I was reading an article in the Post about the Arizona shootings today, referring to the classic The Bridge of San Luis Rey by Thornton Wilder when I saw a comment from an Angry Atheist:
Do you believers ever stop to wonder if your god is simply incompetent?
You people forgive your god a lot more than it ever forgives you, and for much bigger things too. How do you compare a lustful thought against a quarter million people lost to a tsunami, against a little girl killed by a nut?
POSTED BY: EEZMAMATA | JANUARY 11, 2011 11:07 AM
What caught my eye was that the article discusses the mystery of evil — why do bad things happen to good people? — and the commenter was off topic. It caught my eye at first because I’m annoyed by off-topic comments since they ignore the points raised in the article and make their own. I believe if you want to make a totally tangential point, make it in your own blog.
So here I go.
First, let’s ignore the first sentence. It’s acerbic and insulting; and it has nothing to do with the interesting part.
Now, look at the second paragraph: It’s two sentences long and tangential to the On Faith article. First it reminds us that some evil is committed by man (little girl killed by a nut) and some is committed by nature (tsunami). Those that believe that the acts of others are guided by God have to accept both; but the majority of Theists I know attribute only natural occurrences to God (however, He seems content to sit idly by, watching 9-year-olds get shot by sick nutjobs without so much as a clear omen of warning or providential jam in the gun).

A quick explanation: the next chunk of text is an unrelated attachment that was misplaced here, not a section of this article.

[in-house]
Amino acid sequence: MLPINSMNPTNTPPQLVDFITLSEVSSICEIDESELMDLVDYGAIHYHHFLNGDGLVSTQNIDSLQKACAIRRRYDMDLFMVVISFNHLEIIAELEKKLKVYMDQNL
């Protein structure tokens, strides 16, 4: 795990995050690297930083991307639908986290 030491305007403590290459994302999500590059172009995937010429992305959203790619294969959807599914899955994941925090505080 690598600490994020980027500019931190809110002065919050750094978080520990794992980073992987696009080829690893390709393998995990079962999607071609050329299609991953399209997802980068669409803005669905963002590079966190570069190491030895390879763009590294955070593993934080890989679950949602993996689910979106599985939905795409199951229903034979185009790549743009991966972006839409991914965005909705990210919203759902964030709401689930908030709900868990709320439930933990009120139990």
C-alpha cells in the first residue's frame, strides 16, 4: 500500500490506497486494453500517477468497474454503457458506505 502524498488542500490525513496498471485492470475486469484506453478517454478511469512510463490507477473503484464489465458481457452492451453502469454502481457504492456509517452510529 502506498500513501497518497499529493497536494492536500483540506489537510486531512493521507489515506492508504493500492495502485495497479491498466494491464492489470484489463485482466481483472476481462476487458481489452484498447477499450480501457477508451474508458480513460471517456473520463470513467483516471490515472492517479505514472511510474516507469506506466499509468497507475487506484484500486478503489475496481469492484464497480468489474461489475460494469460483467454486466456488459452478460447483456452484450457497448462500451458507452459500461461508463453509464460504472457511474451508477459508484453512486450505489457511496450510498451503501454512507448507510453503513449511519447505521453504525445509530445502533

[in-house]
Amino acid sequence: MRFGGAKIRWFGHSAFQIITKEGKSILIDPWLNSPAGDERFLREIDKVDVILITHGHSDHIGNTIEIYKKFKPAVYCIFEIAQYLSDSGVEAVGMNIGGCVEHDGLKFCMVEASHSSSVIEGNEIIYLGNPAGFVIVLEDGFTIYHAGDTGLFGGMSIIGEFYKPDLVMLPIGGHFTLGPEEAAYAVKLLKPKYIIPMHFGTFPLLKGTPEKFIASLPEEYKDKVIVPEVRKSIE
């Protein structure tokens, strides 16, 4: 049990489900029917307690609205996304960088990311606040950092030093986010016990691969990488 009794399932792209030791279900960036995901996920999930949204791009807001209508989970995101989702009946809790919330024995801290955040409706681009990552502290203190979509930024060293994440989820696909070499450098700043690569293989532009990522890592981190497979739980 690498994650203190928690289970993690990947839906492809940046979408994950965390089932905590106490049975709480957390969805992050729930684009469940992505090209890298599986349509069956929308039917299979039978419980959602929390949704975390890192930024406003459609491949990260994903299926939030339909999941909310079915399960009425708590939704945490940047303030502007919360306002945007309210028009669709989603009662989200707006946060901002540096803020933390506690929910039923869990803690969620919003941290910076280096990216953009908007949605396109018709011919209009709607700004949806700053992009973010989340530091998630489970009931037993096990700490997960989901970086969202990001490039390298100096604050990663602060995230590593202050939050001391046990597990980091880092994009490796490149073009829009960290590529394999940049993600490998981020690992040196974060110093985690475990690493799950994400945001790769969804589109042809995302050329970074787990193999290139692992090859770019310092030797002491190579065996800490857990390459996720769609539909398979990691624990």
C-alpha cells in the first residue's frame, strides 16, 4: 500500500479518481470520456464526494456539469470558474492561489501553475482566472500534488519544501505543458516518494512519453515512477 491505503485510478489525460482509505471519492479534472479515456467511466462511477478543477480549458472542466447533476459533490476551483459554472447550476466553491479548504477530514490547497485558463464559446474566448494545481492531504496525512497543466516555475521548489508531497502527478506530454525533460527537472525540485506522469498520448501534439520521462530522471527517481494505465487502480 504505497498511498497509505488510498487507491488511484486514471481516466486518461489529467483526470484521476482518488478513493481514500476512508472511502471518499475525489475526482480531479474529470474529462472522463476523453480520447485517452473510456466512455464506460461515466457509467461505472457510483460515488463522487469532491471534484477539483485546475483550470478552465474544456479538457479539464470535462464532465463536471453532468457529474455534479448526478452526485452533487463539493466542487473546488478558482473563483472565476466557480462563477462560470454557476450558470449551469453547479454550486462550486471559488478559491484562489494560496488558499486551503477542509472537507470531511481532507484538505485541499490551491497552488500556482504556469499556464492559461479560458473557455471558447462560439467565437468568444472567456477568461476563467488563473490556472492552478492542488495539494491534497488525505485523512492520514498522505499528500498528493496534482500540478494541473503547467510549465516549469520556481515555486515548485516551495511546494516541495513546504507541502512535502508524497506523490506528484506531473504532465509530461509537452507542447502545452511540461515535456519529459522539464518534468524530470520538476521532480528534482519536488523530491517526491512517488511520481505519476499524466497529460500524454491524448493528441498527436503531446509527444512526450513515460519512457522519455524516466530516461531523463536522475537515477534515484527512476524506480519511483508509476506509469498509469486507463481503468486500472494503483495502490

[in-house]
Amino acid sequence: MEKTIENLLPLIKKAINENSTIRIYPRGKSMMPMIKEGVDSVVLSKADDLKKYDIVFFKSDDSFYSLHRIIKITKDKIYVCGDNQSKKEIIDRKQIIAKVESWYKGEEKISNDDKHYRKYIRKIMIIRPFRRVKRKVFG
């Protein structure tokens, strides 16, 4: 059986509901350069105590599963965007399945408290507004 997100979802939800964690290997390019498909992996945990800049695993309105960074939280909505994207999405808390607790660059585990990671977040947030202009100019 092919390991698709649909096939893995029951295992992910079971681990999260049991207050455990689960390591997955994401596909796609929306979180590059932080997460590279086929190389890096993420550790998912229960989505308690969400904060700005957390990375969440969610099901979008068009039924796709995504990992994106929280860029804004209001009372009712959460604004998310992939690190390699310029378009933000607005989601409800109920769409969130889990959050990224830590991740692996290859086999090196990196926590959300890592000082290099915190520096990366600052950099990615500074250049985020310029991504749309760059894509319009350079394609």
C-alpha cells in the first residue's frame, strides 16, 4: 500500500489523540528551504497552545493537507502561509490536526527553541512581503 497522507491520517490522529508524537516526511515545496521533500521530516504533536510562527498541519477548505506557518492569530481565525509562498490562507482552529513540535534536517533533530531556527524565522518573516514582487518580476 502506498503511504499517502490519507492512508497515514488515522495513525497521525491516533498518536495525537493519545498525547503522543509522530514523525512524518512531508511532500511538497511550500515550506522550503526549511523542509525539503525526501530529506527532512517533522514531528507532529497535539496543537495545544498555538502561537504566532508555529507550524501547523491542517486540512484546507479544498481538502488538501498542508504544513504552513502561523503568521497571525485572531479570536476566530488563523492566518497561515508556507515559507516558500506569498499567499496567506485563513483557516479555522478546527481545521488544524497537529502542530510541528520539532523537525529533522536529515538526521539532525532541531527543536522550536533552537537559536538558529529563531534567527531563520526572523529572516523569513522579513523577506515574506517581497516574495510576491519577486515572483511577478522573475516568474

Instead of exploring the metaphysics of the question of evil (as I have, here; as Thornton Wilder does in his novel; and as Julia Duin does for On Faith) he throws it back in our face: “You people forgive your god a lot more than it ever forgives you, and for much bigger things too. How do you compare a lustful thought against…” He’s not saying “God can only be at most two of the three: just, knowing, or powerful” as many philosophers have reasoned, dryly and ad nauseum. He’s just pointing out the obvious — that to give up resenting God for natural disasters or failure to save the innocent (by arguments like “He works in mysterious ways”; “He is testing us”; or “we cannot hope to understand his plans for us”) is to forgive. And, the commenter points out, Theists seem to do quite a lot more forgiving of Him than they expect from Him.
What does that mean?
What do you think?
Insightful comment? Internet trolling? Both?